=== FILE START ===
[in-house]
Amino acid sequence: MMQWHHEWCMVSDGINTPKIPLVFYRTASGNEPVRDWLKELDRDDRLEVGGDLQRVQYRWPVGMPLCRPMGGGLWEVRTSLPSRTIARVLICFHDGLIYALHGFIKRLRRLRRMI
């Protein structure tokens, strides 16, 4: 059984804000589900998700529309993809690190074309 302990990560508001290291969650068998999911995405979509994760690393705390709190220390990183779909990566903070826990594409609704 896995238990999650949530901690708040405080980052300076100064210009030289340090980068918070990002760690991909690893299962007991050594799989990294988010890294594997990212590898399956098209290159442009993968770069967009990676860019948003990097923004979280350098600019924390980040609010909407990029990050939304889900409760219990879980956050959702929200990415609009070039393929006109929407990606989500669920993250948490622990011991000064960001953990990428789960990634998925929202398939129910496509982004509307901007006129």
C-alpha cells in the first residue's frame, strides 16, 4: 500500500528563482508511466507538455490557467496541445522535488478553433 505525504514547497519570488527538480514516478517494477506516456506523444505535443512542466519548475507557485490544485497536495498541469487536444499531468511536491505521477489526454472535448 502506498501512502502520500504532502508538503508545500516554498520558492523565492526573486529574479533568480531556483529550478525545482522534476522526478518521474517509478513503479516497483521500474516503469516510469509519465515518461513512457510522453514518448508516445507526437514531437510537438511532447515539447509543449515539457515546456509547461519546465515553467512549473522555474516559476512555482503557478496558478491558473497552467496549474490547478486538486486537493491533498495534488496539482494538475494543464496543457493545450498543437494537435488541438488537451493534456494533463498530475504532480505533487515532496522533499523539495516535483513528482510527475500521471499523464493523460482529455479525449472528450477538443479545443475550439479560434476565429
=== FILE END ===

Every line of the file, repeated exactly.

[in-house]
Amino acid sequence: MMQWHHEWCMVSDGINTPKIPLVFYRTASGNEPVRDWLKELDRDDRLEVGGDLQRVQYRWPVGMPLCRPMGGGLWEVRTSLPSRTIARVLICFHDGLIYALHGFIKRLRRLRRMI
């Protein structure tokens, strides 16, 4: 059984804000589900998700529309993809690190074309 302990990560508001290291969650068998999911995405979509994760690393705390709190220390990183779909990566903070826990594409609704 896995238990999650949530901690708040405080980052300076100064210009030289340090980068918070990002760690991909690893299962007991050594799989990294988010890294594997990212590898399956098209290159442009993968770069967009990676860019948003990097923004979280350098600019924390980040609010909407990029990050939304889900409760219990879980956050959702929200990415609009070039393929006109929407990606989500669920993250948490622990011991000064960001953990990428789960990634998925929202398939129910496509982004509307901007006129």
C-alpha cells in the first residue's frame, strides 16, 4: 500500500528563482508511466507538455490557467496541445522535488478553433 505525504514547497519570488527538480514516478517494477506516456506523444505535443512542466519548475507557485490544485497536495498541469487536444499531468511536491505521477489526454472535448 502506498501512502502520500504532502508538503508545500516554498520558492523565492526573486529574479533568480531556483529550478525545482522534476522526478518521474517509478513503479516497483521500474516503469516510469509519465515518461513512457510522453514518448508516445507526437514531437510537438511532447515539447509543449515539457515546456509547461519546465515553467512549473522555474516559476512555482503557478496558478491558473497552467496549474490547478486538486486537493491533498495534488496539482494538475494543464496543457493545450498543437494537435488541438488537451493534456494533463498530475504532480505533487515532496522533499523539495516535483513528482510527475500521471499523464493523460482529455479525449472528450477538443479545443475550439479560434476565429